New research suggests a person's chances of dying from heart disease or cancer is reduced "significantly" by eating nuts, according to a study published in the New England Journal of Medicine.
Dr Charles Fuchs, from the Dana-Farber Cancer Institute in Boston, who led the study said: "The most obvious benefit was a reduction of 29 per cent in deaths from heart disease - the major killer of people in America."
He added that there was also a 11 per cent reduction in the risk of people dying from cancer.
The study also found that nut-eaters tend to be more health conscious than average members of the public.
The findings, drawing on data on almost 120,000 US men and women.
Poor diet and lack of exercise in British children is leading them to store up serious health problems for later life, a new report has found.
Three out of every 10 children and young people are overweight or obese - which can lead to health problems like diabetes and heart disease, according to a report from the British Heart Foundation (BHF) and Oxford University.
Simon Gillespie, chief executive of the BHF, said: "These figures are a warning that many of our children are in grave danger of developing coronary heart disease in the future if they continue to live the same lifestyle. This is simply unacceptable."
The BHF is committing £1.2 million to its Hearty Lives programme which will fund seven new community projects designed to tackle childhood obesity.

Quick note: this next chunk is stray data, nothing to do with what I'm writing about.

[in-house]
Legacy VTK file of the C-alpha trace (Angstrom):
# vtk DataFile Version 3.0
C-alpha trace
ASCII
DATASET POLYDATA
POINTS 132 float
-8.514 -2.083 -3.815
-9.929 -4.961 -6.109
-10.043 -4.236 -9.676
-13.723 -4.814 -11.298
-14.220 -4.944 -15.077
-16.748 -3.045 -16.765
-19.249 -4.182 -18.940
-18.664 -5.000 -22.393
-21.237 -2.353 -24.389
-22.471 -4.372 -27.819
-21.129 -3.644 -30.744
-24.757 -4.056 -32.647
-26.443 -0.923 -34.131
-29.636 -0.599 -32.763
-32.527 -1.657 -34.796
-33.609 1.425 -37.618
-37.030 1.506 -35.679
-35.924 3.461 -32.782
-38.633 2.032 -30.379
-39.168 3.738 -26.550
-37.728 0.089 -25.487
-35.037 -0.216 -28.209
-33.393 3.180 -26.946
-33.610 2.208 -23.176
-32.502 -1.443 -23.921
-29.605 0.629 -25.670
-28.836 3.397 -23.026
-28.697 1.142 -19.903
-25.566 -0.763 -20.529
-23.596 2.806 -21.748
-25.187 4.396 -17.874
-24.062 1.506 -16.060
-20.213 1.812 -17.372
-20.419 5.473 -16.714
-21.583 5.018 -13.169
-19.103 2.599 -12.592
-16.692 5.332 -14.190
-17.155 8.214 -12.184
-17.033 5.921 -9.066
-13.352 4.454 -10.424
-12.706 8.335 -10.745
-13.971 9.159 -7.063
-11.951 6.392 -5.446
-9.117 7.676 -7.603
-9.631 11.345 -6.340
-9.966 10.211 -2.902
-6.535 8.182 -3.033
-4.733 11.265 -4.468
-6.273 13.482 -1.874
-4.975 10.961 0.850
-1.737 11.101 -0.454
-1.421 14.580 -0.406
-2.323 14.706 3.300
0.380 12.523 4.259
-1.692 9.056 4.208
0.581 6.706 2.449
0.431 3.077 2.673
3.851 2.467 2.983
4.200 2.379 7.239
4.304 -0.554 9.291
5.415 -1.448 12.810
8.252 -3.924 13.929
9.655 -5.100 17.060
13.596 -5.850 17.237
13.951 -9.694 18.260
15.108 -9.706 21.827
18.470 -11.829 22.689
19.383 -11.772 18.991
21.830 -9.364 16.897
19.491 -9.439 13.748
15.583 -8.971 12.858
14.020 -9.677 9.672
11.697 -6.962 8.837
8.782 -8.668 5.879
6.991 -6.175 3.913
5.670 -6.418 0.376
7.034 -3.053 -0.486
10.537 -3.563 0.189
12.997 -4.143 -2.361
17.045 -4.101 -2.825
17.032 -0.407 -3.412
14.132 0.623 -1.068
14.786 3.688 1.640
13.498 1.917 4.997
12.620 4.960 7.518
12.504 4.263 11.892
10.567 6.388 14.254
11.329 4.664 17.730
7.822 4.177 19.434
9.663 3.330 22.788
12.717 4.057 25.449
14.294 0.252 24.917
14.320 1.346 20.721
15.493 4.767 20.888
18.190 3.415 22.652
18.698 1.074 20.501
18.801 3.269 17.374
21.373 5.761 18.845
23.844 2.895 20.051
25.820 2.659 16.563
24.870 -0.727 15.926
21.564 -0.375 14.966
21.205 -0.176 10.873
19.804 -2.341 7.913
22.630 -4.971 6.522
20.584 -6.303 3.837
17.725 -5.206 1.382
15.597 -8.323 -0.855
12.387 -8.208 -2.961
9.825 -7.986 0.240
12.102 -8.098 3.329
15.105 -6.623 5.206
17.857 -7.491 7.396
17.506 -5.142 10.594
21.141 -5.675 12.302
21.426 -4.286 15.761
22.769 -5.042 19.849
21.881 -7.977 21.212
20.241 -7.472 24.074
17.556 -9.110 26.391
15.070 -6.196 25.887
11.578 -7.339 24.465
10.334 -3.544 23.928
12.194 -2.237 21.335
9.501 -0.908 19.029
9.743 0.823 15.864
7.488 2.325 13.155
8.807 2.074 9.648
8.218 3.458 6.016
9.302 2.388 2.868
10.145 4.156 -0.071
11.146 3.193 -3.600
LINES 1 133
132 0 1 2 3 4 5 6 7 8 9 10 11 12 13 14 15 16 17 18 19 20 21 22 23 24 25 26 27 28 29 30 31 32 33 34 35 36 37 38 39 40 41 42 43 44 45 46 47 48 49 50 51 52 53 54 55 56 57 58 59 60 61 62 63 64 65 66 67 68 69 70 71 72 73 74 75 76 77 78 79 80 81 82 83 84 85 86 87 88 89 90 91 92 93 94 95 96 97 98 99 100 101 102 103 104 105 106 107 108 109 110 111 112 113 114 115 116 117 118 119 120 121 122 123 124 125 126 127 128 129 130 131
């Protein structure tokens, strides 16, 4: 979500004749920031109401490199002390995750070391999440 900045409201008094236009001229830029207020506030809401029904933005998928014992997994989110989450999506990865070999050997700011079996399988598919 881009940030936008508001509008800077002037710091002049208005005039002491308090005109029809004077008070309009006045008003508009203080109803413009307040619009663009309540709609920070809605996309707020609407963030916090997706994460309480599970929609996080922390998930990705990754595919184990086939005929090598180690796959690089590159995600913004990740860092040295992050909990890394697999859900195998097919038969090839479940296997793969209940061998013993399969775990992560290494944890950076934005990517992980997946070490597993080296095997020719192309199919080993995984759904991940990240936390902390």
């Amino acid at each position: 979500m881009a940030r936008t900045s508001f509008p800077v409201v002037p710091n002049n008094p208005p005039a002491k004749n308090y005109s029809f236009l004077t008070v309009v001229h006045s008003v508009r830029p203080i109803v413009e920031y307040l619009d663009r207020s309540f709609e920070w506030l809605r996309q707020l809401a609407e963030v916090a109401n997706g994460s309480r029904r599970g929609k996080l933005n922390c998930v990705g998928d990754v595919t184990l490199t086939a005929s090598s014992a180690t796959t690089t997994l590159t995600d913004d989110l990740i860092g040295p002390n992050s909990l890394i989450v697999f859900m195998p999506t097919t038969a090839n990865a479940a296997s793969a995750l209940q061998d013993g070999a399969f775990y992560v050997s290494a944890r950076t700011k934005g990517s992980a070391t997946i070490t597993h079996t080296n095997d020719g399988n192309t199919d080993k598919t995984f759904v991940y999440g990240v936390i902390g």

Mark Tanzer, CEO the Association of British Travel Agents said, fraudsters find travel arrangements "attractive" targets because of the large sums of money involved, and the time lapse between the booking and the holiday. He added:
Its particularly distressing for people when they might save up for months or even years for their holiday, or to visit family overseas, only to discover the flight or hotel doesnt exist. Many are left devastated as they cannot afford another holiday. You should always check a companys credentials before you book and if a deal looks too good to be true it probably is.
Coronary heart disease remains the single biggest killer in the UK.
New figures from the British Heart Foundation have today revealed the staggering inequalities in deaths from heart disease across the country.
Tameside in Greater Manchester is the UK's "heart disease capital", with the risk of heart disease more than three times higher than in Kensington and Chelsea in London, where people have the healthiest hearts.
Every year in Tameside, there are 132 deaths per every 100,000 people, while in the London borough the figure stands at just 39 per 100,000, a BHF spokesperson said.